(X) Hide this
    • Login
    • Join
      • Generate New Image
        By clicking 'Register' you accept the terms of use .

Windows 8 XAML Metro Apps with OData - Part 1

(2 votes)
Samidip Basu
Samidip Basu
Joined Aug 22, 2011
Articles:   16
Comments:   24
More Articles
14 comments   /   posted on Dec 07, 2011
Categories:   Data Binding , Data Access , Windows 8 , General

So, you have heard the buzz about the brave new world of Windows 8 from MSFT’s BUILD Conference! May be you even attended the wonderful SilverlightShow webinar about “Getting Started with XAML Development in Windows 8” by Gill Cleeren.

Ready to get your hands muddy? In this short 2-part article series, we talk about how to get started towards writing data-driven (specifically OData) Windows 8 Metro apps with XAML & C#. Here’s what we’ll cover:


As always, the demo solution, along with all code samples is available for download through the link below:

Download Source Code



At the BUILD Conference in August 2011, Microsoft launched Windows 8 .. the next iteration of Windows. It isn’t a forked world between desktop & mobile/tablet Operating Systems; rather “One OS to rule them all..” which runs on variety of form factors with touch-based interaction being a first-class citizen.

We could obviously talk a lot about Windows 8; but for the sake of the length of this blog post, let me refer you to 2 valuable resources:


  1. BUILD Website @ http://www.buildwindows.com/. Great place to start would be the 5 Keynotes, followed by tons of recorded Session content.
  2. Windows 8 Developer Home @ http://msdn.microsoft.com/en-us/windows/home. On this site is a link to download the Windows 8 Developer Preview – the latest Windows 8 bits along with Development tools. Also, as you get into serious Windows 8 Metro development, the samples from Microsoft & contributions from our fabulous community should be very valuable.

Also, check out the overall technology stack in Windows 8 below: [Source: Doug Seven’s Post]

Windows 8 Stack

A lot has been written in the past few months about Win RT & the development stack in Windows 8 .. simple web searches should get us lots of resources. For this article & the demo app, we will stick to the managed world of XAML UI & C# code running on .NET 4.5 on top of Win RT. There might be some rough edges .. but we are all trying to learn, right?


    To follow along or to try the Demo or build something similar yourself, you need the following:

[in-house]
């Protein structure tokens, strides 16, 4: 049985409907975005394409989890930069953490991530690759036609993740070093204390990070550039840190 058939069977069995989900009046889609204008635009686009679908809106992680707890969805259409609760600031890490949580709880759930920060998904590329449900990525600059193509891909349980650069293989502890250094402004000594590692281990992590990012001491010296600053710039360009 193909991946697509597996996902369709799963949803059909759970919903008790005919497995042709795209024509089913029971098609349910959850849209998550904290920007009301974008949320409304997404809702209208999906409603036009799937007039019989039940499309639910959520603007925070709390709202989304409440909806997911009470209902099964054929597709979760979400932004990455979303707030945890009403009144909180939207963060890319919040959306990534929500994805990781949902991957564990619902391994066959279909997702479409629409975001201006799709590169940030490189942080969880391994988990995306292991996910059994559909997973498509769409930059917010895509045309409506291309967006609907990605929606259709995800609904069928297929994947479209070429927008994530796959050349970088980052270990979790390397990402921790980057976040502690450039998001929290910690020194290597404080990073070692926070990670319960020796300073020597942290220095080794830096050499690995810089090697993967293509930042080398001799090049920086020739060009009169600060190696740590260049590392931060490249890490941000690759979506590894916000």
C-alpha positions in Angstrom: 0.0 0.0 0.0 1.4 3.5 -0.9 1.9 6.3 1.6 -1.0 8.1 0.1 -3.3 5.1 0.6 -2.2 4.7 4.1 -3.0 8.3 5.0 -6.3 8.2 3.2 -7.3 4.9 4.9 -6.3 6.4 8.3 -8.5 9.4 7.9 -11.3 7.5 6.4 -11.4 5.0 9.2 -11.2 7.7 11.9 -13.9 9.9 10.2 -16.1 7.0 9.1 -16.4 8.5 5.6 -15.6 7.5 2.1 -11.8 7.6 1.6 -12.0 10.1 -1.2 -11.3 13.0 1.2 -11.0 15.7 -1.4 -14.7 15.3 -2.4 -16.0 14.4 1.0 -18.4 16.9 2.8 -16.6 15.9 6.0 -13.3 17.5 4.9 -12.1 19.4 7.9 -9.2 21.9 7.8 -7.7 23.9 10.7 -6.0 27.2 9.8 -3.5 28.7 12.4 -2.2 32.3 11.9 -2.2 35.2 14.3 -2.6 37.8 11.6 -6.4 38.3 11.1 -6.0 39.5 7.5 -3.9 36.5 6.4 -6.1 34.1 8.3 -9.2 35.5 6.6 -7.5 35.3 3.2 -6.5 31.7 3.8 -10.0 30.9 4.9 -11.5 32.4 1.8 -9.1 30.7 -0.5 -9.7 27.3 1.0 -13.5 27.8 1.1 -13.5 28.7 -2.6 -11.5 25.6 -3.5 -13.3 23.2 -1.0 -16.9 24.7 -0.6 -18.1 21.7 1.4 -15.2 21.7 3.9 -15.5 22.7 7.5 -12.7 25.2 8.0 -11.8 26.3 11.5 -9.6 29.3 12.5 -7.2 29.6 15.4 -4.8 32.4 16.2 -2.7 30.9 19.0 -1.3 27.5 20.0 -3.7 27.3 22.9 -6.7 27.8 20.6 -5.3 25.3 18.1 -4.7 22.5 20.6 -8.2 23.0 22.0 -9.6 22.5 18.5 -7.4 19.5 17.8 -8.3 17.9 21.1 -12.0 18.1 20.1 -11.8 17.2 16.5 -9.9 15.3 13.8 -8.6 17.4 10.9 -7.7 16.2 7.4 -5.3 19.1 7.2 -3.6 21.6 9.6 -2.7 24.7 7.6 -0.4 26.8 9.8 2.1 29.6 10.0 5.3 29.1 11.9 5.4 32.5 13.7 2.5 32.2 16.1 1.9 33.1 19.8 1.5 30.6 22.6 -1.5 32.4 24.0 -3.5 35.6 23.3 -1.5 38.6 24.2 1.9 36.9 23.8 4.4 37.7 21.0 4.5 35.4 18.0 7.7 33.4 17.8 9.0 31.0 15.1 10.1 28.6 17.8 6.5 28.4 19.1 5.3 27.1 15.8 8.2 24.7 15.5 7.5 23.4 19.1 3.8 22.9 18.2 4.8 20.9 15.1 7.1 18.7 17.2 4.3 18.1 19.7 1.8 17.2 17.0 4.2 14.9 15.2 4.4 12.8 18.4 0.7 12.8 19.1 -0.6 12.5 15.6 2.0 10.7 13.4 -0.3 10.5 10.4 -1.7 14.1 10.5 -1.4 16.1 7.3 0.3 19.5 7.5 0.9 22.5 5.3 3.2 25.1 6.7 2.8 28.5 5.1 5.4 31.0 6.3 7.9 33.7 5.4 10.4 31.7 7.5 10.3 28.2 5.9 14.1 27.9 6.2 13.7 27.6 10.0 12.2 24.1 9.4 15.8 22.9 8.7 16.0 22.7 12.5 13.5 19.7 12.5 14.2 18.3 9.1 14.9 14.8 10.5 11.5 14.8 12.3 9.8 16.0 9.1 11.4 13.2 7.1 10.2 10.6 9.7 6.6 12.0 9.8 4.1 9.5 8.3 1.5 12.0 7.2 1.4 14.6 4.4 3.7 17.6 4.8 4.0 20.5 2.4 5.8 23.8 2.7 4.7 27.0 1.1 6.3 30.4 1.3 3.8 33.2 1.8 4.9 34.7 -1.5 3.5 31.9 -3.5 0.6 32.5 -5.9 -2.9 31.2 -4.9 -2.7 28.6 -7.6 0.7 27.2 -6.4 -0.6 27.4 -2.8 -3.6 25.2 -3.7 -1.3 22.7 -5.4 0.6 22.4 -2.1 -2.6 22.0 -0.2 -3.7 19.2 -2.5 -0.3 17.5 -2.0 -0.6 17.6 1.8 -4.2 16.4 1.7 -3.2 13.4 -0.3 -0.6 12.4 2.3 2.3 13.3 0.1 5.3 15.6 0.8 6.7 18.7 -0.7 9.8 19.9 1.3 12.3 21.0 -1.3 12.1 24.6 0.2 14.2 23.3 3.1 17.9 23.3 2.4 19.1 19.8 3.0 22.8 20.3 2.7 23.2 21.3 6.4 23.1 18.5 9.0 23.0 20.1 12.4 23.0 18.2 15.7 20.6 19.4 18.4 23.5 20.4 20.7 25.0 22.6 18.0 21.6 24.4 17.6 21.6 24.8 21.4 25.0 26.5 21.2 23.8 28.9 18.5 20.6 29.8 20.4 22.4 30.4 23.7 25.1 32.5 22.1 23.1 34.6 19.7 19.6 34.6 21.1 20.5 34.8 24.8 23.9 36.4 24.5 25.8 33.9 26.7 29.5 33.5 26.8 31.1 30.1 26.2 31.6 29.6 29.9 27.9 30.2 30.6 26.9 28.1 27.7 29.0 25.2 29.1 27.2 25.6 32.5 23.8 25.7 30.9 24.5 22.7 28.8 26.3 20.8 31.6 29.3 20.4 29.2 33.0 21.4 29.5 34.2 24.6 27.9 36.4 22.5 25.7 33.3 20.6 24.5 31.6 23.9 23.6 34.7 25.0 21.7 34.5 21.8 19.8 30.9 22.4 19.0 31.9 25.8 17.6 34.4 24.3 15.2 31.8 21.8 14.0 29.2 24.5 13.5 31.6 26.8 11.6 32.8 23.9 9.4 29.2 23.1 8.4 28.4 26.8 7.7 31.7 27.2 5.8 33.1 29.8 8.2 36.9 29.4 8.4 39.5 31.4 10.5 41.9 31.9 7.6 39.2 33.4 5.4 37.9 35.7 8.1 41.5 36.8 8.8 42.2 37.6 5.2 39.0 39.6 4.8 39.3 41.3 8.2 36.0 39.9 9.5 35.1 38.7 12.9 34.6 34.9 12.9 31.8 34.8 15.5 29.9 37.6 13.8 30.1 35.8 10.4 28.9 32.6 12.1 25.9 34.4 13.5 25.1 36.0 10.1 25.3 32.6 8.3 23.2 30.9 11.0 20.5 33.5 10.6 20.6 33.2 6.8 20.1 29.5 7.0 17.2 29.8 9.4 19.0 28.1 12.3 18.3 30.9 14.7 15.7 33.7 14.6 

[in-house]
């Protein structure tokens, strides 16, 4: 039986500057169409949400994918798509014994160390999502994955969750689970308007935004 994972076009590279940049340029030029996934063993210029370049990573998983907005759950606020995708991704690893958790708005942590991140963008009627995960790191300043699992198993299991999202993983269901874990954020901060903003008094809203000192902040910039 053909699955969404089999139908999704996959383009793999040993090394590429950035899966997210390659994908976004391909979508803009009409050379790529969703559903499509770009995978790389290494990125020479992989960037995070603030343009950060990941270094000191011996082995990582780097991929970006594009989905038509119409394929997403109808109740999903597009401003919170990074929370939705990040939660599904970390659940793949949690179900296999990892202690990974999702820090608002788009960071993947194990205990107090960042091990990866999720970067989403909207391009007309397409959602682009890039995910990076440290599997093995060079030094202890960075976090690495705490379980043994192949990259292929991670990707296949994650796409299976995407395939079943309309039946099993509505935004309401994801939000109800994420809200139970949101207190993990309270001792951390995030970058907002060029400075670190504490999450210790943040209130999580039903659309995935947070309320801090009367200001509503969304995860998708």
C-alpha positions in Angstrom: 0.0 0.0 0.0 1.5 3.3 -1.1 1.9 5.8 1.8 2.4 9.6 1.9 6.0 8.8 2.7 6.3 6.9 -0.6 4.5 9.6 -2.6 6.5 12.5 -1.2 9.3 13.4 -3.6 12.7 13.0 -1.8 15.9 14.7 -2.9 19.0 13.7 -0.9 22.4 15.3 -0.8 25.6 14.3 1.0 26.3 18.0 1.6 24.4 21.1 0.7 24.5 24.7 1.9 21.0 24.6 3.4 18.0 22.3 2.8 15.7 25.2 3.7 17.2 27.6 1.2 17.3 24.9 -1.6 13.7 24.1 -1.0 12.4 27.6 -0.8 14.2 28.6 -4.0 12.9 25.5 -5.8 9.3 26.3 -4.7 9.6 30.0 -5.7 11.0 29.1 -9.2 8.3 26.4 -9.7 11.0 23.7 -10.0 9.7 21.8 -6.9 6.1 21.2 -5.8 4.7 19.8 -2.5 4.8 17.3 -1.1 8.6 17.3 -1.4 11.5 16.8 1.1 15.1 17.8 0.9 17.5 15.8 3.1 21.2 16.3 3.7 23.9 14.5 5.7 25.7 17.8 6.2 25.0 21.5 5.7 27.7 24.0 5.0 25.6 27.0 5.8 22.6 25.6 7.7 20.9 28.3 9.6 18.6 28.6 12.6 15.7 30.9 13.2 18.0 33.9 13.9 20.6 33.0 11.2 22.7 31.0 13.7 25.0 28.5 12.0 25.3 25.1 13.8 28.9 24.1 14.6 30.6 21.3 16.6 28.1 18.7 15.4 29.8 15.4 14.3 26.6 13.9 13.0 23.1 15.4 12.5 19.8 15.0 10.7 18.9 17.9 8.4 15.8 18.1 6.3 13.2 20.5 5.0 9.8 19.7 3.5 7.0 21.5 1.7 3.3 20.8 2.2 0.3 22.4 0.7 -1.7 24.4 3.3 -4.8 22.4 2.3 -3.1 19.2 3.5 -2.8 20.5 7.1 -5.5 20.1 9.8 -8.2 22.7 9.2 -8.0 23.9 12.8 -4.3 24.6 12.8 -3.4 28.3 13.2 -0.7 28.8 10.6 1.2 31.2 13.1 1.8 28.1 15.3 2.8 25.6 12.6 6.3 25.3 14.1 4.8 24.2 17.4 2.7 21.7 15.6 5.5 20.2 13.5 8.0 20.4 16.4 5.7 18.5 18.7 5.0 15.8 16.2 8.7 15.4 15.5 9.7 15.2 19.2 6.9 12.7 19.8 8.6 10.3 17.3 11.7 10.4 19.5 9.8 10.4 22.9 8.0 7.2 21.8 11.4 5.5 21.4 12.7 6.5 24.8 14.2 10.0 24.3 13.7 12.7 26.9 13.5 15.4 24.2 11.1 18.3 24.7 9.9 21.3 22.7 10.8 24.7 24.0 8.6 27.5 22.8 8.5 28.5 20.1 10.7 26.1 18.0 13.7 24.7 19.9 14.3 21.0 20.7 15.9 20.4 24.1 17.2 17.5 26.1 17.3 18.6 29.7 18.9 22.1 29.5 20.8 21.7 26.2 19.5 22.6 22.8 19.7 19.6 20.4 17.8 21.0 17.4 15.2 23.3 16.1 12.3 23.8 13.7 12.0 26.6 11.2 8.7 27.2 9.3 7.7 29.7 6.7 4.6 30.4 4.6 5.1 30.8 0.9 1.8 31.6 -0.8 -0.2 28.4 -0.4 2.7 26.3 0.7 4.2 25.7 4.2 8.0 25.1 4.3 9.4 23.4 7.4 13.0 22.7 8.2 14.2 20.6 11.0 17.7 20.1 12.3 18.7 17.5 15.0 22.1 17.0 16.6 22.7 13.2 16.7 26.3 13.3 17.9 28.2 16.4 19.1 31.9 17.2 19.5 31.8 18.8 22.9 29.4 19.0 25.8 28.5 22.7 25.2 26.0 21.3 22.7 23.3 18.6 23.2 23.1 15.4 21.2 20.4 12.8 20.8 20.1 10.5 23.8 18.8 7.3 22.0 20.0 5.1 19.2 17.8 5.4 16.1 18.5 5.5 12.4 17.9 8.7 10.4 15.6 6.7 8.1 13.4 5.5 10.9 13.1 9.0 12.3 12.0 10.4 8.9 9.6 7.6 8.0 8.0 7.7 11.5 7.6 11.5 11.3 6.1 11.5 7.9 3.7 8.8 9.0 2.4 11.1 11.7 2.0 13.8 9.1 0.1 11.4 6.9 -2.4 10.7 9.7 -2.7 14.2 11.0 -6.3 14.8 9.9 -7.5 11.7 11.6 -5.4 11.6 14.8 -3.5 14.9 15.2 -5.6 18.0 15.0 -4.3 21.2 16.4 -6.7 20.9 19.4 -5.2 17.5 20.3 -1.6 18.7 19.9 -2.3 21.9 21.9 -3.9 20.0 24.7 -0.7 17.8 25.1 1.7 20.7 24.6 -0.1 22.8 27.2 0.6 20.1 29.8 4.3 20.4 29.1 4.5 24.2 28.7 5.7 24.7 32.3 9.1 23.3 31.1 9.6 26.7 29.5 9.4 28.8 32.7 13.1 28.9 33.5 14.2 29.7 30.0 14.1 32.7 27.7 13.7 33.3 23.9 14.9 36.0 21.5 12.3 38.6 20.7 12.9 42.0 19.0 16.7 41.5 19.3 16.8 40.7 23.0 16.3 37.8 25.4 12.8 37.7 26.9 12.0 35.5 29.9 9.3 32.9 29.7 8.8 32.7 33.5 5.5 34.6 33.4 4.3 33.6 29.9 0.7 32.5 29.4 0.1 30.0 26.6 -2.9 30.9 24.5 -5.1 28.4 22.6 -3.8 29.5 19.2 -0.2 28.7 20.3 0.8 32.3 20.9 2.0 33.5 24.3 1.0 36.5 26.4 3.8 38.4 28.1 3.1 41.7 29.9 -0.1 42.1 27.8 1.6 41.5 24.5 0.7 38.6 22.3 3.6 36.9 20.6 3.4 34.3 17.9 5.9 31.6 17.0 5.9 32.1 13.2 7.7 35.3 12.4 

1. Windows 8 Developer Preview running “on the metal” on some laptop/tablet.
    2. Alternatively, you could also run Windows 8 in a VM (VirtualBox being the best fit at this time) or off a VHD.
    3. Visual Studio 11 included as a part of Windows 8 Developer Preview. At this point, the templates to build Metro Apps aren’t available outside the Windows 8 bits.
    4. Curiosity


    The Data

    Let’s try building a data-driven Metro App, shall we? For Demo purposes, I’m going to use a simple relational DB called “Demo” hosted in SQL Azure with just one table called “Team”, as shown below with schema/data:

    So essentially, we want to keep track of Team Members with Names & TwitterHandles. How can we get this data easily into a Windows 8 Metro App? Why off course, OData !!

    You may learn more about OData from http://www.odata.org/. I already have an OData Service built on top of our DB to expose the Team table data as an OData feed for consumption. Need to expose your data as OData? – Check out Michael Crump’s great series on Producing & Consuming OData in Silverlight & Windows Phone Applications.

    Also, remember my article on Connecting Azure & Windows Phone through OData ? In that article, we talked about consuming OData from the same SQL Azure DB Table & also easily performing CRUD operations against data source through OData from a Windows Phone application. So essentially, we want to take the Windows Phone Demo application handling OData & port it over to being a Windows 8 Metro App in XAML & C#. You’ll soon realize that while we have to accommodate the UI having a lot more real estate in Windows 8, a lot of the coding artifacts are very similar or can be reused in the Windows 8 world with minor changes. If you have done Windows Phone Development, you should feel right at home in doing XAML Metro Apps!

    So, here’s the OData service endpoint which provides access to our Table data in AtomPub (default) or JSon format:

    OData Service

    The Metro App

    So, now that we have a data source & an OData service on top of it exposing the data, let’s see how we may consume it in a Windows 8 Metro App. Let’s fire up Visual Studio 11 & make our appropriate selections as below:

    Project Template

    The above selection gets us into a mode for building Metro Apps with XAML UI & C# code in a managed runtime. Just like in Windows Phone, the templates provided are your friends, as they get us a long way towards achieving Metro UI look & feel in our applications. For our demo, we shall choose to start with an empty application canvas & focus on fetching data into our app.

    Now, since we have an OData service, it’ll be nice to Add a Service Reference to the service in our project so that we know the backend entities & can refer to them in code. Ouch – too soon The automatic proxy building against an OData service by adding a Service Reference isn’t quite ready in the Windows 8 tooling yet! So, we revert to the old-school way of adding our service reference into the project:

    DataSvcUtil.exe /uri:Your_OData_Endpoint/out:TeamModel.cs /Version:2.0 /DataServiceCollection